The incidence of crime in South Dakota has been climbing in recent years, reaching rates in 2018 that were 13 percent higher than the national median for violent crimes, and more than 23 percent higher for property crimes. Although it’s a tragedy for crime victims and residents in the state, it does mean there are plenty of opportunities for individuals looking for meaningful careers in law enforcement in South Dakota.
Jobs with the South Dakota Highway Patrol
Highway fatalities in South Dakota increased slightly in 2017, to 129, after having only 111 in 2016. Despite that, the state has one of the lowest five-year traffic fatality trends in the national according to the state Office of Highway Safety. The 189 sworn troopers of the South Dakota State Highway Patrol are largely responsible for this success.
In addition to enforcing traffic laws and assisting motorists, state troopers also work on intercepting shipments of drugs across the highways of South Dakota. This is a particular issue on Interstate 90, which is a favorite route for drug traffickers.
State troopers in South Dakota must be 21 years on or before their hire date. A high school diploma or GED is required, and applicants must have uncorrected 20/20 vision. The first step in applying to become a member of the South Dakota Highway Patrol is to take a written exam. The next step is an interview and physical assessment. Successful applicants undergo 24 weeks of academy training to become state troopers in South Dakota.
- Strayer University - Bachelors of Science Degree in Criminal Justice
- Rasmussen College - Law Enforcement Associate's Degree and Post-Degree Certificates; Criminal Justice Bachelor's Degrees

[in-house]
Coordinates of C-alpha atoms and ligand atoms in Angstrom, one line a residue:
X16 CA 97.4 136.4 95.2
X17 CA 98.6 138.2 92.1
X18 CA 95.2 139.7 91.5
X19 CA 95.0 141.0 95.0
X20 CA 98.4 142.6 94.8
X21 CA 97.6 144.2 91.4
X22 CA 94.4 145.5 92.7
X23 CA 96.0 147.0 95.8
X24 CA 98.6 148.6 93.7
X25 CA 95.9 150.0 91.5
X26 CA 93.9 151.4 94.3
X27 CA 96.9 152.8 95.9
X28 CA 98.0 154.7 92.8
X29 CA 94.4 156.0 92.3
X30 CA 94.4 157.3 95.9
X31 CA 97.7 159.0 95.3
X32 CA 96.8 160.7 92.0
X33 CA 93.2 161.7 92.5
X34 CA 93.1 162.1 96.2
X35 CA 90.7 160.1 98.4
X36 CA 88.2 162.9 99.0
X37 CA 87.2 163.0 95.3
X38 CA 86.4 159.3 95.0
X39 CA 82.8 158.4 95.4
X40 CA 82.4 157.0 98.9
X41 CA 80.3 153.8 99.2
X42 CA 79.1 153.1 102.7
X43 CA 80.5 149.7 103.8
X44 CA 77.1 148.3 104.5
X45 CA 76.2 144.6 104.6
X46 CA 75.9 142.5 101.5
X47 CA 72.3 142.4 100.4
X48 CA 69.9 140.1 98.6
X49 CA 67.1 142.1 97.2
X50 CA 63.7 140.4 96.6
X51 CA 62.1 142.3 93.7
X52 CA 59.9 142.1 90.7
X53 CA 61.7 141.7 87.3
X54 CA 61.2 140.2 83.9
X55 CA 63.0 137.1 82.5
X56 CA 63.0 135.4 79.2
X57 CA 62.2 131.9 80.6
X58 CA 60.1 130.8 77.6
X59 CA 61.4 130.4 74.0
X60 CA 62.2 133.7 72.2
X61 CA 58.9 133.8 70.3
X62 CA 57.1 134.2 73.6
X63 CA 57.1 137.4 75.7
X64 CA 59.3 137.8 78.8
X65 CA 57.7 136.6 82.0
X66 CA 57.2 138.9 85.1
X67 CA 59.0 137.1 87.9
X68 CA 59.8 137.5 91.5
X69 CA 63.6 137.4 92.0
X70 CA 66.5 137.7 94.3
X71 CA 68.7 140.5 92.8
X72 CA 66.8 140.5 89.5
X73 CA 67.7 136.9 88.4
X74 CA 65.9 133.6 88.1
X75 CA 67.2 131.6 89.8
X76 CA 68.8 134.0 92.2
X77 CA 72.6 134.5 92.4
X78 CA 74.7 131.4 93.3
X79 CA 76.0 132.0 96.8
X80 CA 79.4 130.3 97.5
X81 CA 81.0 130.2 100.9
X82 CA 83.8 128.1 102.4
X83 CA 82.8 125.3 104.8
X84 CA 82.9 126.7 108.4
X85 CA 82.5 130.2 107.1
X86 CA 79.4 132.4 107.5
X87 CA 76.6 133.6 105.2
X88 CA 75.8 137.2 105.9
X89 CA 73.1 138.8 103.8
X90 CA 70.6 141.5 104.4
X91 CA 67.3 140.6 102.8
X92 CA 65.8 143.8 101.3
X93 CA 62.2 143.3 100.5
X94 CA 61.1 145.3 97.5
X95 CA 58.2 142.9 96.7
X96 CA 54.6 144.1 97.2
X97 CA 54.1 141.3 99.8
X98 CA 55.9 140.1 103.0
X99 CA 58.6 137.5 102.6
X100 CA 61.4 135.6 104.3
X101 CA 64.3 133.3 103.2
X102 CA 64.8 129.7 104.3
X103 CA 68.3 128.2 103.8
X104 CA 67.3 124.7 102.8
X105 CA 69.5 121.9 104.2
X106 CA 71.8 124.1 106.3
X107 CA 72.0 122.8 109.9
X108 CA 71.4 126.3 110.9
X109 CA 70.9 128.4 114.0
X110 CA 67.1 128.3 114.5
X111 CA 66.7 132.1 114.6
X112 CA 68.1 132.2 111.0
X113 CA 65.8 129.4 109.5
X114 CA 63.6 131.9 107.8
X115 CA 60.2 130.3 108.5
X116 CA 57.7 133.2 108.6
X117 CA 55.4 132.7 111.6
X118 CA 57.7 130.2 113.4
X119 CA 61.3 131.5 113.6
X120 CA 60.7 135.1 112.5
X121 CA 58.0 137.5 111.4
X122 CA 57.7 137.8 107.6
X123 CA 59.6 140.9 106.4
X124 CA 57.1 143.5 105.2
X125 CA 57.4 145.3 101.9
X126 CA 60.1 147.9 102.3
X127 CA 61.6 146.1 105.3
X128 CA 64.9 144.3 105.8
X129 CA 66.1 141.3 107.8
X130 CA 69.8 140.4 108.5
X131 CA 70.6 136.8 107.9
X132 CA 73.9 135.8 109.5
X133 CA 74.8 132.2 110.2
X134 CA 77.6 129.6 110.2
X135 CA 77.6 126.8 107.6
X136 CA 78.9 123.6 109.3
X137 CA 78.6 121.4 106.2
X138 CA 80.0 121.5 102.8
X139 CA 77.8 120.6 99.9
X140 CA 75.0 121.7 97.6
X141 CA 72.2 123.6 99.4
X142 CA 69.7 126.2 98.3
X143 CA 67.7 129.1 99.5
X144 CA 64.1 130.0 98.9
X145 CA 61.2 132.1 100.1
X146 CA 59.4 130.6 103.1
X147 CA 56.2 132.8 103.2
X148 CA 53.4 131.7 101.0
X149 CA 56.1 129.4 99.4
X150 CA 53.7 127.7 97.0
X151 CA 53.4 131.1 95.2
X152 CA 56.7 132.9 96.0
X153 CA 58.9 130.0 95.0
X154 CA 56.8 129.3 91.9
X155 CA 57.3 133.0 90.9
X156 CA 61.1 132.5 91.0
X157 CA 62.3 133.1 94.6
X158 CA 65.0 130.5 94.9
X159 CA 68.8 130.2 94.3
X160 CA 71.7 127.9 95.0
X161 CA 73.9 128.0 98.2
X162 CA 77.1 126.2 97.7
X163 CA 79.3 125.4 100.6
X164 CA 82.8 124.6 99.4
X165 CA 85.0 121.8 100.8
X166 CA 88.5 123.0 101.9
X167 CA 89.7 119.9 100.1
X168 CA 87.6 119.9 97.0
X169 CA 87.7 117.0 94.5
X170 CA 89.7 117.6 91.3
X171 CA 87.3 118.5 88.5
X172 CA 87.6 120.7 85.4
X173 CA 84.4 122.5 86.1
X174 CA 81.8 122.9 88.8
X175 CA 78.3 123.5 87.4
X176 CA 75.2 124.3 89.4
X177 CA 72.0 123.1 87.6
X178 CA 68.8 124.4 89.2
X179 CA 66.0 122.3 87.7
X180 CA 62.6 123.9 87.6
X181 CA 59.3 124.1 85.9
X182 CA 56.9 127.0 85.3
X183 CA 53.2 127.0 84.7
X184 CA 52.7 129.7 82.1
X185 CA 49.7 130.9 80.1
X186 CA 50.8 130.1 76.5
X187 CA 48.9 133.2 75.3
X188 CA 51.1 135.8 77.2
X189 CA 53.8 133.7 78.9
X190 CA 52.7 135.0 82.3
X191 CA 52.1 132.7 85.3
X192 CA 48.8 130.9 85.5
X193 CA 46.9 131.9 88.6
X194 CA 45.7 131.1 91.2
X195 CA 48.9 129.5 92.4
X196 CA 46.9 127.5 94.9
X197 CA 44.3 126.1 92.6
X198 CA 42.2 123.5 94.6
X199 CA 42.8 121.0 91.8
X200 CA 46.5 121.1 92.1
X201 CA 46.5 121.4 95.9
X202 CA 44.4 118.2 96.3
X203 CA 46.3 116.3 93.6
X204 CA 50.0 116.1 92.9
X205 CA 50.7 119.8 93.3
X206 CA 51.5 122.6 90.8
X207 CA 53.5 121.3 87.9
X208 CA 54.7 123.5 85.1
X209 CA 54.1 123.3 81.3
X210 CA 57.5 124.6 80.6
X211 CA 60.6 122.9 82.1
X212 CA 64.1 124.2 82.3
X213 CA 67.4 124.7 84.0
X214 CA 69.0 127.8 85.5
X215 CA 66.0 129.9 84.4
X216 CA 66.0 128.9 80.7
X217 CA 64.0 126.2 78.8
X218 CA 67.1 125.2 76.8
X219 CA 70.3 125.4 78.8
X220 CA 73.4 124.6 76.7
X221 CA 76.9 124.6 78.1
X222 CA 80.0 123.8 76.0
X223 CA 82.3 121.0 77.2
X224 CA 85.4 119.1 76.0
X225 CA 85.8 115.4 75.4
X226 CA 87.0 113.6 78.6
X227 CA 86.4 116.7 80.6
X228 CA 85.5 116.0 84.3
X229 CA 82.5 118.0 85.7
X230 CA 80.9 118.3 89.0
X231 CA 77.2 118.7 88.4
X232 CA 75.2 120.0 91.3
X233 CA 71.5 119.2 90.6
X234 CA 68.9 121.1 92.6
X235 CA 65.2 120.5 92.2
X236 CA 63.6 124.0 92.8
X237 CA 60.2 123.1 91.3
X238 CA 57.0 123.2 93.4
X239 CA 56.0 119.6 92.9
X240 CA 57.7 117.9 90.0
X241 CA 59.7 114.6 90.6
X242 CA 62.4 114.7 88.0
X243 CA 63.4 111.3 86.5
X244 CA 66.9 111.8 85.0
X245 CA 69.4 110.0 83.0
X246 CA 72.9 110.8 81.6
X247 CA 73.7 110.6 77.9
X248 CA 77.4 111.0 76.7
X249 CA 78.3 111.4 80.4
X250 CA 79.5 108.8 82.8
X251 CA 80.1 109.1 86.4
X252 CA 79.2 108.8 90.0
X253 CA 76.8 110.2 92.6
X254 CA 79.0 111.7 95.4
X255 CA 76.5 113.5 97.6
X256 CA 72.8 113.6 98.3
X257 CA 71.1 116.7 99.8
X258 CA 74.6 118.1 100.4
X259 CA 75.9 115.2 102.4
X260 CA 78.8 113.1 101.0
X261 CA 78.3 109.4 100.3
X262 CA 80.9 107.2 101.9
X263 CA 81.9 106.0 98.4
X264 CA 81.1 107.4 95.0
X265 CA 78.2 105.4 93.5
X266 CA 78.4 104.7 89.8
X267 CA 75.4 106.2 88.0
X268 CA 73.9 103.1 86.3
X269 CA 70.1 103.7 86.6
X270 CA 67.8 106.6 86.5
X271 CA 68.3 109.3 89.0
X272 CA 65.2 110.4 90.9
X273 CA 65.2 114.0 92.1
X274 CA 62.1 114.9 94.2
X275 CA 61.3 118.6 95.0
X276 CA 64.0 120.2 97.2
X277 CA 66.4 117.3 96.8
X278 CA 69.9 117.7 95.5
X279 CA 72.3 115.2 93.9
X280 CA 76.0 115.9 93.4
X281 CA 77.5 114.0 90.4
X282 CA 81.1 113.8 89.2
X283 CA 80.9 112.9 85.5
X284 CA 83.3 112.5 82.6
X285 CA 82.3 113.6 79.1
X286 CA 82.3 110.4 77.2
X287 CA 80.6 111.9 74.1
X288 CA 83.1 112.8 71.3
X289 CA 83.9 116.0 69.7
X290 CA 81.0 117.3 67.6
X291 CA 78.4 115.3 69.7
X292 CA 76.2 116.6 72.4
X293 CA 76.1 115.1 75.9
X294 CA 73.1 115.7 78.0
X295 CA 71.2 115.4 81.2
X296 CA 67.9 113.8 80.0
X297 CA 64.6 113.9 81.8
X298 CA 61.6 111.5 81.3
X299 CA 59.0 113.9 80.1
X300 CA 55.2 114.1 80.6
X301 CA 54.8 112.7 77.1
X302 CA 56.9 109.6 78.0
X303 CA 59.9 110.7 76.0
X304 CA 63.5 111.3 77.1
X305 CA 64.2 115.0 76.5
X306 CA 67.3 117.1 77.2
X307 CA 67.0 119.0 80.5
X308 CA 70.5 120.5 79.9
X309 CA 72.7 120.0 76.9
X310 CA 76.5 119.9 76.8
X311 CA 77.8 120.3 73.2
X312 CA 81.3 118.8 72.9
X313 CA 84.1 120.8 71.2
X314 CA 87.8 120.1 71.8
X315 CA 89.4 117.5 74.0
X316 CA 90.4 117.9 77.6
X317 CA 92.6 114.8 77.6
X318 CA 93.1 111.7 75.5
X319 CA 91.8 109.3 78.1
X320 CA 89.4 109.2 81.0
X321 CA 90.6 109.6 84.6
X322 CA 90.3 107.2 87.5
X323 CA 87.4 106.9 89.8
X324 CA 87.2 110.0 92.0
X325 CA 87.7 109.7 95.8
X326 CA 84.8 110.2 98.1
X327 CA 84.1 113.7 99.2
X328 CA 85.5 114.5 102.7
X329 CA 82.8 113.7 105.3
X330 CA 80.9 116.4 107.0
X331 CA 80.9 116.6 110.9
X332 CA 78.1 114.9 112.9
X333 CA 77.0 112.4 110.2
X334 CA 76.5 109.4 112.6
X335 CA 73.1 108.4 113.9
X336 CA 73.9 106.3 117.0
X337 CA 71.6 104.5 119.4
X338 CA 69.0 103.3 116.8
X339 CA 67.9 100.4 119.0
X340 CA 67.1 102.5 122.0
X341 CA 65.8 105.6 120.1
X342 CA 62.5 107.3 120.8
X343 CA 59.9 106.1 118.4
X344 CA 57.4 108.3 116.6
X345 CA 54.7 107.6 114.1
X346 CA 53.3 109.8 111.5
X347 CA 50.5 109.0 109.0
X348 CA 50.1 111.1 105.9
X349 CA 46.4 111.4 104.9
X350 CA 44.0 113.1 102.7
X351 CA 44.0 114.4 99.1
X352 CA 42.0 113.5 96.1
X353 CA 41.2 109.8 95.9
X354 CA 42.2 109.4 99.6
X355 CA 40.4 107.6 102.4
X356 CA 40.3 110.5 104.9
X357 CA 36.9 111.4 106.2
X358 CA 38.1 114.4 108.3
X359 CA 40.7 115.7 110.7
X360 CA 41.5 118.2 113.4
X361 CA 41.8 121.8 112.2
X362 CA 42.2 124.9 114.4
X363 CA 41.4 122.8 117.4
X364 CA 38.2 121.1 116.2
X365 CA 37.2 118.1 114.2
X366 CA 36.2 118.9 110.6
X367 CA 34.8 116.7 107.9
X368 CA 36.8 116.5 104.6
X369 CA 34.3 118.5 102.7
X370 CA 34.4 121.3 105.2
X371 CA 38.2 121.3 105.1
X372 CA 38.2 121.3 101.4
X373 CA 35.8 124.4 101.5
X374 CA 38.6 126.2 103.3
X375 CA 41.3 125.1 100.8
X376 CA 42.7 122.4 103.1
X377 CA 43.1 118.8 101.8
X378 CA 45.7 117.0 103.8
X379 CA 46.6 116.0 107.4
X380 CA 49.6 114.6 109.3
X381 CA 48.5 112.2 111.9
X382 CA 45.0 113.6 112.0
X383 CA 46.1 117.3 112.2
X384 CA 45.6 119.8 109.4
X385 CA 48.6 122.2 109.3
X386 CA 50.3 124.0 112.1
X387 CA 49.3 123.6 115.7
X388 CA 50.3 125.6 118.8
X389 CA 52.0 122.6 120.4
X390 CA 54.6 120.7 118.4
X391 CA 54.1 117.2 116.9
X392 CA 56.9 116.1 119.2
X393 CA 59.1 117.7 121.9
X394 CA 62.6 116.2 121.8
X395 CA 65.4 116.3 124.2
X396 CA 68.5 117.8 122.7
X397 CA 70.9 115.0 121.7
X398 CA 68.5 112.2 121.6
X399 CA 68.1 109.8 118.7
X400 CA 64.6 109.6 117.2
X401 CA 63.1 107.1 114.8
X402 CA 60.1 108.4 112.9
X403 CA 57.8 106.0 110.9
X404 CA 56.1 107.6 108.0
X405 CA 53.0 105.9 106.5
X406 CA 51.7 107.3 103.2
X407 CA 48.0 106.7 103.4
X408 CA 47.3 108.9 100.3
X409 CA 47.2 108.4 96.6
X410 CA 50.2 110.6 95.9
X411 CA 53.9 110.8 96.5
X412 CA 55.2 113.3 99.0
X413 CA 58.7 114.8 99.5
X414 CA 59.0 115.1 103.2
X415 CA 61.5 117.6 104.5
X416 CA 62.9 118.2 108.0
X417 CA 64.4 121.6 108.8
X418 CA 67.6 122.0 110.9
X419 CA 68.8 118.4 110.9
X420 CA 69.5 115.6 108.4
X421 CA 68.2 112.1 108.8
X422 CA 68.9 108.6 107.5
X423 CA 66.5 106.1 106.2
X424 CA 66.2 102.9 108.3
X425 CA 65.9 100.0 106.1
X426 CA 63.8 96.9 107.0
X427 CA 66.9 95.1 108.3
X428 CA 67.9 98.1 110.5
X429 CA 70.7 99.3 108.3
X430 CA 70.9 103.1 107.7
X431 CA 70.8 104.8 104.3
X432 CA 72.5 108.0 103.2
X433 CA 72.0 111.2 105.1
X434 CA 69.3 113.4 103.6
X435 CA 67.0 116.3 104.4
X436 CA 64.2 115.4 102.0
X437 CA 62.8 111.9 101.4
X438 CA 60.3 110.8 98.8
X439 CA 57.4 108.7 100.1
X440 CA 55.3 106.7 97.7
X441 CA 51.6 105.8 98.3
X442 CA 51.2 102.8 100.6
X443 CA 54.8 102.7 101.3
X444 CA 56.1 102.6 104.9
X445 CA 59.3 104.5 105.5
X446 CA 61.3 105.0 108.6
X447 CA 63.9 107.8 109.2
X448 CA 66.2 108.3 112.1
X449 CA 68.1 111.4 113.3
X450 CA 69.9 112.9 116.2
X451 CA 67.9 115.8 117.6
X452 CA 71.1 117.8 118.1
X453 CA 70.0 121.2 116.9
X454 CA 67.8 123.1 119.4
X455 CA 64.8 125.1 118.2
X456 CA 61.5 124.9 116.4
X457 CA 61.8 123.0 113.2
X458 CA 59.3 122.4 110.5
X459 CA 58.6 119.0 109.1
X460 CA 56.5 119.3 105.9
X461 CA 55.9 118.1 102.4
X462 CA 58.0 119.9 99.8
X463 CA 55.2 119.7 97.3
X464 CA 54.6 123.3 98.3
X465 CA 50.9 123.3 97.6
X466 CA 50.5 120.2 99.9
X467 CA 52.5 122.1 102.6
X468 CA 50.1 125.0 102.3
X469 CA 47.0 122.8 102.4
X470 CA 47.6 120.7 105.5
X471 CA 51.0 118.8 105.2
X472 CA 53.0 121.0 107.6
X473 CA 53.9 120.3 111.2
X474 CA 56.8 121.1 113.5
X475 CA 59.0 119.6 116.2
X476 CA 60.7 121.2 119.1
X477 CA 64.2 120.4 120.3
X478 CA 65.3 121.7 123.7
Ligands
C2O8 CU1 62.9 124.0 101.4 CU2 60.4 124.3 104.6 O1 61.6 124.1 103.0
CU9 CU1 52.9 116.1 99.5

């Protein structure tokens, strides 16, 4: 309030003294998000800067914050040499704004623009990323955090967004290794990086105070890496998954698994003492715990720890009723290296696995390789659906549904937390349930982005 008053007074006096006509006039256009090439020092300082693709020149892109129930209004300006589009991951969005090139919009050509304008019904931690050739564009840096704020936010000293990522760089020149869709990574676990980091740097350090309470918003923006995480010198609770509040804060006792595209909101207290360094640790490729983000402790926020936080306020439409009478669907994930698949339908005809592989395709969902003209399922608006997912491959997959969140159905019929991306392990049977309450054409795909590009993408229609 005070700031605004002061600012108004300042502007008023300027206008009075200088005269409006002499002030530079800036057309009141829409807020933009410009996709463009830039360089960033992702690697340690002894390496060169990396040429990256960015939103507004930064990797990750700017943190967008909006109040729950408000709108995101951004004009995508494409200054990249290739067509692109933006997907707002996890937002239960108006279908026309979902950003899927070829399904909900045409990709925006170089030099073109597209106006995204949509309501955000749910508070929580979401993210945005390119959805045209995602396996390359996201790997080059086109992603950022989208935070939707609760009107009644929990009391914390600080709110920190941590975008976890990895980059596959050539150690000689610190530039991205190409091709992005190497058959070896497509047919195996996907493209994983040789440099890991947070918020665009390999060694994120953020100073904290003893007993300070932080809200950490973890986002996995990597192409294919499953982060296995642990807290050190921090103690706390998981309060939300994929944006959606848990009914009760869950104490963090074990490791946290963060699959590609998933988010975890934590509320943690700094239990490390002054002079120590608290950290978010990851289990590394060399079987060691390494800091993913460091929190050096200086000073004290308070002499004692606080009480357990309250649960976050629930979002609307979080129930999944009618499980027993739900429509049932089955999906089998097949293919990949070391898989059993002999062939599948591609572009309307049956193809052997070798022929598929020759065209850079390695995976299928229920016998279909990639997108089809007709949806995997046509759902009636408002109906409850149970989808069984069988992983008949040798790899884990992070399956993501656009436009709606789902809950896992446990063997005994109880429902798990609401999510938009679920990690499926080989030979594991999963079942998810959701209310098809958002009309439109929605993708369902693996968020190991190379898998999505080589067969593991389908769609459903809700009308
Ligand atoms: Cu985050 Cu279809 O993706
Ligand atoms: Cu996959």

- Michigan State University - Online Master of Science in Law Enforcement Intelligence and Analysis
- Saint Joseph's University - Online Master of Science in Criminal Justice
- Utica College - Online Bachelor's of Science in Criminal Justice
Jobs with Sheriff’s Departments in South Dakota
There are 66 counties in South Dakota, with a wide variety of terrain, populations, and demands on law enforcement officers and agencies. That means there are opportunities with sheriff’s departments requiring all types of police work in the state.
The Lincoln County sheriff provides law enforcement services to several local communities as well as the unincorporated areas of Lincoln County, and staffs a school resource officer for several area high schools. The agency is also a member of the Sioux Falls Area Joint Fugitive Task Force.
The Minnehaha County Sheriff’s Office is adept at coordinating with multiple agencies and overlapping jurisdictions in the Sioux Falls area. With 5 sergeants and 32 deputies in that Patrol Division, the agency responds to some 20,000 calls annually.
The over 400 employees of the Pennington County Sheriff’s Office provide services to over 100,000 people in Pennington County. Sheriff’s deputy applicants in Pennington County must be 21 years old and have a high school diploma or GED.
Jobs with Municipal Police Departments in South Dakota
Anyone looking to become a police officer in South Dakota has a number of options available to them through the many municipal police departments in the state.
Aberdeen is much safer than most other cities of its size. Part of this is due to the efforts of the 47 sworn officers of the Aberdeen police Department. Officers in Aberdeen must be 21 years old and have a high school diploma or GED.
The violent crime rate in Rapid City is one of the highest in the country, and 48 percent higher than other areas in South Dakota. To combat this, Rapid City has an internationally accredited police force that responded to over 119,000 calls for service in 2017. To be accepted with the Rapid City Police Department, applicants must be 21 years old and have either an associate degree or at least 64 hours of college credit or four years of law enforcement or full-time military experience.